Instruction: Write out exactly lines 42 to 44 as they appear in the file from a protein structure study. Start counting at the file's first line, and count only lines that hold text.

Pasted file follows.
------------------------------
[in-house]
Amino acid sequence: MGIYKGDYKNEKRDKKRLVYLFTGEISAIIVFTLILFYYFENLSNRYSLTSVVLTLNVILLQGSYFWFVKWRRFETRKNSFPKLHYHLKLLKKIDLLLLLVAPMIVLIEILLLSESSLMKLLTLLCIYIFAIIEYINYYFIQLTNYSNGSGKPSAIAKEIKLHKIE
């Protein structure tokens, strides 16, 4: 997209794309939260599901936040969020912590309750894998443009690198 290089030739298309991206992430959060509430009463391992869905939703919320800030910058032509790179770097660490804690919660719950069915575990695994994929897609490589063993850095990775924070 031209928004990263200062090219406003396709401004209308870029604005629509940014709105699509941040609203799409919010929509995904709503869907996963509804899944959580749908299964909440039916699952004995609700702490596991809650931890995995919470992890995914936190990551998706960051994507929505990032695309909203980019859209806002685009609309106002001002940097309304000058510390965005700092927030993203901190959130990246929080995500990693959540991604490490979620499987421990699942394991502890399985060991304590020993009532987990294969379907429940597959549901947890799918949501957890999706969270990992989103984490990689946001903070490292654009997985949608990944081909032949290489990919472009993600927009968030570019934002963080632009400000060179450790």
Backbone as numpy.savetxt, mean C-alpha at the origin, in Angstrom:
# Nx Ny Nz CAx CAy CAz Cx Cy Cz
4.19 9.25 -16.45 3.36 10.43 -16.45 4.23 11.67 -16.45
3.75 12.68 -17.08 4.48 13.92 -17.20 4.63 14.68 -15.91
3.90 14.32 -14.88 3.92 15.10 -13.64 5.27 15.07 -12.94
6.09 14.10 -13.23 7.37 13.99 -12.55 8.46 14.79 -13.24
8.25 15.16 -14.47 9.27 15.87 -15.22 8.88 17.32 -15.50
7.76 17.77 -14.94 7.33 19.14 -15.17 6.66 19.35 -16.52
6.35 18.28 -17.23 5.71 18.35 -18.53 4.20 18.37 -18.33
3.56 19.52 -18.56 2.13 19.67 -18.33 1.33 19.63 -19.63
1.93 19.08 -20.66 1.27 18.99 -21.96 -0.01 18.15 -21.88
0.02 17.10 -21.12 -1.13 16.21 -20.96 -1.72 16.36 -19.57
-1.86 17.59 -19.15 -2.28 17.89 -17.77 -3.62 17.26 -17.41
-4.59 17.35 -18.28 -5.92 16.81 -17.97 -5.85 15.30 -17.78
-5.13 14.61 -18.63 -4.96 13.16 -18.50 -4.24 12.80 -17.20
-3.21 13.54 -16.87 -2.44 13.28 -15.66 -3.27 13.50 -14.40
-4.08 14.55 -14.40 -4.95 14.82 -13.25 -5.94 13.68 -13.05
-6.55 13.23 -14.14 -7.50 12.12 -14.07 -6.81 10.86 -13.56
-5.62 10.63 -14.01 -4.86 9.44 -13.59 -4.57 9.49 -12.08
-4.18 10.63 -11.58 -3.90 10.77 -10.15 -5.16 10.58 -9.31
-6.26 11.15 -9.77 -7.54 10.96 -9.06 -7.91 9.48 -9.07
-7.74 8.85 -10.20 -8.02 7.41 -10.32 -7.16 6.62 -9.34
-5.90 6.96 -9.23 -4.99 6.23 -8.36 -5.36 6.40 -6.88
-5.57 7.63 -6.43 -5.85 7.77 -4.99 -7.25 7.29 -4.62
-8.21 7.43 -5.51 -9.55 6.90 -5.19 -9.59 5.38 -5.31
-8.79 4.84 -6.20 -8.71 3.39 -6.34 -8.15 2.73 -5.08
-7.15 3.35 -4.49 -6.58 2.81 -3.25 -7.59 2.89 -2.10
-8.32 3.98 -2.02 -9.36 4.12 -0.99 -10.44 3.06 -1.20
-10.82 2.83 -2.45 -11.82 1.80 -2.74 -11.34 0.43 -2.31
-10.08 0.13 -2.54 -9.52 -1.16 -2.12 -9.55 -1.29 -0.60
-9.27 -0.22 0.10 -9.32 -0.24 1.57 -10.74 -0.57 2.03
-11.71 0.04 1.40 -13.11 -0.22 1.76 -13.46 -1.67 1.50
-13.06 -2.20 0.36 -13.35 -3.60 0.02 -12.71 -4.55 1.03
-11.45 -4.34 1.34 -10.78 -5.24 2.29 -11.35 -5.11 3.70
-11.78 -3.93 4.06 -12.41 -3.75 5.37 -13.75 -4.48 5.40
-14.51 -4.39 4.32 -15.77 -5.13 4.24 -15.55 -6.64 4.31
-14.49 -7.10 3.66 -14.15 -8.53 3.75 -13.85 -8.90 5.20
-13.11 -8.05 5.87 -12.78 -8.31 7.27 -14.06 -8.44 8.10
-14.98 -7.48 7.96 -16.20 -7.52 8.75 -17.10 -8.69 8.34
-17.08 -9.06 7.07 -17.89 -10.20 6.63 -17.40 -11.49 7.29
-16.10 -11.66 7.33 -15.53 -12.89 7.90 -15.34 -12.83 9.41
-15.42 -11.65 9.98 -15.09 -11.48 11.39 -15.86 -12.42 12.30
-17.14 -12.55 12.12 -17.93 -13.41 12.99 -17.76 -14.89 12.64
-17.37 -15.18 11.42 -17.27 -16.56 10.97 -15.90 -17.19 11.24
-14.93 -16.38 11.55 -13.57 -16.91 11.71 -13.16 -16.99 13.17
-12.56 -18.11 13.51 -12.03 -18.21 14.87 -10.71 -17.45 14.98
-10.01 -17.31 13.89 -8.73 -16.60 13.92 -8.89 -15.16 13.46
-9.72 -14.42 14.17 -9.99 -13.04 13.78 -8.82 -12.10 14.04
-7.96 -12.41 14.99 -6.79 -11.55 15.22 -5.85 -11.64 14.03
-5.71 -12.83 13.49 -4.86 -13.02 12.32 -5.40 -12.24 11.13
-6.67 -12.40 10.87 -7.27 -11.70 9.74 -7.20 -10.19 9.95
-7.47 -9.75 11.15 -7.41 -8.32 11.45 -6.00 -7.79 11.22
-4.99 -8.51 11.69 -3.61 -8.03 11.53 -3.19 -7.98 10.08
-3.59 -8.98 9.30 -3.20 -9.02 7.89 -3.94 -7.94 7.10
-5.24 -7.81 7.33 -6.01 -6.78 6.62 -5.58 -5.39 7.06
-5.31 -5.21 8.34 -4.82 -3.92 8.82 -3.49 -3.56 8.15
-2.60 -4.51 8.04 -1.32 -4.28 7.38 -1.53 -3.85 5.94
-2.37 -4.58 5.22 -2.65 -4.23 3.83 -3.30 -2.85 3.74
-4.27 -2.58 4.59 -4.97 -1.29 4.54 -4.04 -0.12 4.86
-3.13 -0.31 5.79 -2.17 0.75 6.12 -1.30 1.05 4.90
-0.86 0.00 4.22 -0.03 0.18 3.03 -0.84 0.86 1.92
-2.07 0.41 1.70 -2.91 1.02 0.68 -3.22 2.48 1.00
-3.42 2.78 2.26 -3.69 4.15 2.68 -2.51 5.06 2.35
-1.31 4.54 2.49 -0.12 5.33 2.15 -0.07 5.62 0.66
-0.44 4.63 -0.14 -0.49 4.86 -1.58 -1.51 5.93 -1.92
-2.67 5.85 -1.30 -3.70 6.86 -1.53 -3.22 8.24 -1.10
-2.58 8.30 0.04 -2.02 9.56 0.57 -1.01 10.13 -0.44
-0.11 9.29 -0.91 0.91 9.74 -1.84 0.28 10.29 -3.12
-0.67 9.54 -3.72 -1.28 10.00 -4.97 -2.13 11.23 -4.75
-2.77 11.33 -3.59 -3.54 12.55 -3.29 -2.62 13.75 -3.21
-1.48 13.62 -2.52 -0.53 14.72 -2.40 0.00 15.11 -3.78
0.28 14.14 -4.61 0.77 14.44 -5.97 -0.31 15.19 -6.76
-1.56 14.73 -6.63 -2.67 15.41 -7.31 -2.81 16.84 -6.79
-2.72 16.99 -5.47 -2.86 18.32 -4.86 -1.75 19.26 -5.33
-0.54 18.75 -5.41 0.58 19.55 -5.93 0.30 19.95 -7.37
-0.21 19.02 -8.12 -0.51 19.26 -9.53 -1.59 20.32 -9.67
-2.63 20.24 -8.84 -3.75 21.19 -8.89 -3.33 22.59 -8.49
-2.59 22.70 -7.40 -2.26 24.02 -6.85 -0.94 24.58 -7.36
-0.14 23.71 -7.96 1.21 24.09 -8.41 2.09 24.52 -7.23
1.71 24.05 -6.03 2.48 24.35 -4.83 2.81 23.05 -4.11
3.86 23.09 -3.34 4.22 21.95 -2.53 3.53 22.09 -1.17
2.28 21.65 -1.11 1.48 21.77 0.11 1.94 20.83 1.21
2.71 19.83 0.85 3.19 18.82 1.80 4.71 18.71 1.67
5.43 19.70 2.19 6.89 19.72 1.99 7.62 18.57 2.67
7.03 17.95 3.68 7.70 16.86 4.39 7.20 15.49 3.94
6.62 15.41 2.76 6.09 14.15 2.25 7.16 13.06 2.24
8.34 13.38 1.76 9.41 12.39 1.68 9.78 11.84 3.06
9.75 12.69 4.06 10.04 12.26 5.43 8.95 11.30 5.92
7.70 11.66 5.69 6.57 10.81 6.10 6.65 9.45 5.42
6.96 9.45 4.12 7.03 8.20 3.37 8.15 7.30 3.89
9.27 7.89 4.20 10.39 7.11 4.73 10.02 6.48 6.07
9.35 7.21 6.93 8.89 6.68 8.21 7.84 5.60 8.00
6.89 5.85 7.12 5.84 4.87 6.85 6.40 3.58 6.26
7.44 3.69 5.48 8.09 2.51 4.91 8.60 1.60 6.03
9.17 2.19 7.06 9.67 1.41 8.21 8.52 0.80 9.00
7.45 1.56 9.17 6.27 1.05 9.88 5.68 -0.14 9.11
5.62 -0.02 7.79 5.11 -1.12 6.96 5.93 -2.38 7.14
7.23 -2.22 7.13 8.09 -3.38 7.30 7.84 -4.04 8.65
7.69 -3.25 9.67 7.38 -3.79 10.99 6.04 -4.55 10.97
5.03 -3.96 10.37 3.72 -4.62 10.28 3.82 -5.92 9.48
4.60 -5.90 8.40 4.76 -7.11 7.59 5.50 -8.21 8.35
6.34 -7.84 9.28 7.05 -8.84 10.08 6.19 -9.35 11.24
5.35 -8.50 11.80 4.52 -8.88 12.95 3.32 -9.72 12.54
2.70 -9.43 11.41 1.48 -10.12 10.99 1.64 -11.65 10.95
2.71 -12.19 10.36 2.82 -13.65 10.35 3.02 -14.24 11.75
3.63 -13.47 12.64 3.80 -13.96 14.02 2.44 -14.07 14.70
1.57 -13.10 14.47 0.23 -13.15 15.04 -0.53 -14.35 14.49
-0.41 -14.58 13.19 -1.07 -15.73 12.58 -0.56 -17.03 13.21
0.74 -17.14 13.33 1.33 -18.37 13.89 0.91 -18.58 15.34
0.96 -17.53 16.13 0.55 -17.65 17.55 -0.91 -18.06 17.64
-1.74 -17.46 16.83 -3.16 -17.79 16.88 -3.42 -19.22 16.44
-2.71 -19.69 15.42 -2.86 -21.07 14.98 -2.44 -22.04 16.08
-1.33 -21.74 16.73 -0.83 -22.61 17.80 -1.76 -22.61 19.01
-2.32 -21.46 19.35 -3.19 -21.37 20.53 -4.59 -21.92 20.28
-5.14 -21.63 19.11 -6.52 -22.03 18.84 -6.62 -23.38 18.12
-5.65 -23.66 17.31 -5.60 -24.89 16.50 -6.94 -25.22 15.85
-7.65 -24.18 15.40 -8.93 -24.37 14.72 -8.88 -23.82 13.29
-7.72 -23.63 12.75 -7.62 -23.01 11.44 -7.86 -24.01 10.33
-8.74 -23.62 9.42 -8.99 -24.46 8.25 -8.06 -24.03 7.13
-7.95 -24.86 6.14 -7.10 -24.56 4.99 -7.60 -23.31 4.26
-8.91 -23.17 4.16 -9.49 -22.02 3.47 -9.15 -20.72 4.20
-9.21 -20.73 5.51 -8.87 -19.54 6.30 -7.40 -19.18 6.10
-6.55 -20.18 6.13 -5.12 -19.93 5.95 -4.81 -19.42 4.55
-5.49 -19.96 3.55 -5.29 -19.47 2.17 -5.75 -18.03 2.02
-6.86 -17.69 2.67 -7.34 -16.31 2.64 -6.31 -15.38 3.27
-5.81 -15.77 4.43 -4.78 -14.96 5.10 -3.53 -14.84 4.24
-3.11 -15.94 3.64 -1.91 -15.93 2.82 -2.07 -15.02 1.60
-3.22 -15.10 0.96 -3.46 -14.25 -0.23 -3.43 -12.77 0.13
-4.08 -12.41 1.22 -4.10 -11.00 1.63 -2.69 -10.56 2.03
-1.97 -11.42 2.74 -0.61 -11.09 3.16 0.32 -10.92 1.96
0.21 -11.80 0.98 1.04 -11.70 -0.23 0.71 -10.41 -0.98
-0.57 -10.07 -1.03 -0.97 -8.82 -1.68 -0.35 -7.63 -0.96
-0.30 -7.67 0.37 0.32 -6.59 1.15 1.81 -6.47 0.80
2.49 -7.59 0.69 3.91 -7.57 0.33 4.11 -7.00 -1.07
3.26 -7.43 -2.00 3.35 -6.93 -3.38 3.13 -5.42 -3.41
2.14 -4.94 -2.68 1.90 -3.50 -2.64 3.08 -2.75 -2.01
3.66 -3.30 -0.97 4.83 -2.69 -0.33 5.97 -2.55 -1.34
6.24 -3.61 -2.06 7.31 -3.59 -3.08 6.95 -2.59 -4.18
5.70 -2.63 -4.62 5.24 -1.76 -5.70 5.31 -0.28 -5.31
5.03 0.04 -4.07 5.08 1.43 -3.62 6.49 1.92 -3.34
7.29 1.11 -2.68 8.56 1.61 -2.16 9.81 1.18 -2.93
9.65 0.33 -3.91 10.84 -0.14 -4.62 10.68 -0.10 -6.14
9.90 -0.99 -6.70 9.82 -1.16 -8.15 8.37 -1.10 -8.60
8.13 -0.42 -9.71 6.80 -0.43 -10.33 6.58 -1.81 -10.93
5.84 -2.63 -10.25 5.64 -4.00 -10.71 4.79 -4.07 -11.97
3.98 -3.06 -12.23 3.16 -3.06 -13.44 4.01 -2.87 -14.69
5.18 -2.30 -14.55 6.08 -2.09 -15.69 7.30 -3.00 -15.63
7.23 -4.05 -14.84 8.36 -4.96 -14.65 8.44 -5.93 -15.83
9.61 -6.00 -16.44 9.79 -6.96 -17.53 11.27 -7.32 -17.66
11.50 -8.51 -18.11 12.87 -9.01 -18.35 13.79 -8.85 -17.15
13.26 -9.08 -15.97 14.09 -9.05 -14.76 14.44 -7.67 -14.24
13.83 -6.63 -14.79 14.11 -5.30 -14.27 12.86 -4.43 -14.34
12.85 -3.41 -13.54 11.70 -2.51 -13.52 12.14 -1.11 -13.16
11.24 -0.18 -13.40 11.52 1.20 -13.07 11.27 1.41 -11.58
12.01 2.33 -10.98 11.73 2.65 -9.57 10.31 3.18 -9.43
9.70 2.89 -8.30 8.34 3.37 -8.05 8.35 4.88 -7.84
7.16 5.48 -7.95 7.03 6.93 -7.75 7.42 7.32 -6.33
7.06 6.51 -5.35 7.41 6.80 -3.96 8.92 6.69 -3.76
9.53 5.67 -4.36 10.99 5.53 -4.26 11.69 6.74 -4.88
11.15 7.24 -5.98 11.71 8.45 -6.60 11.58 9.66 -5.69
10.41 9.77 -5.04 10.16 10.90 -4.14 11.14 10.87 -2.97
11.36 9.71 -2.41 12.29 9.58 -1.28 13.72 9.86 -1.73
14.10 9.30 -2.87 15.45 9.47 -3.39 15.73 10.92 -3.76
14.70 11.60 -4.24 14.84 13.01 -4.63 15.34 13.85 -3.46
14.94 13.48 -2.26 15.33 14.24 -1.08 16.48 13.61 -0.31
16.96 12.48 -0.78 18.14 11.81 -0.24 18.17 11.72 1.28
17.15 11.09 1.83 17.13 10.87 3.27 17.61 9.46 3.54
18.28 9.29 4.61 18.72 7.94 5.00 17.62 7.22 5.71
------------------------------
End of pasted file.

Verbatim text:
-14.98 -7.48 7.96 -16.20 -7.52 8.75 -17.10 -8.69 8.34
-17.08 -9.06 7.07 -17.89 -10.20 6.63 -17.40 -11.49 7.29
-16.10 -11.66 7.33 -15.53 -12.89 7.90 -15.34 -12.83 9.41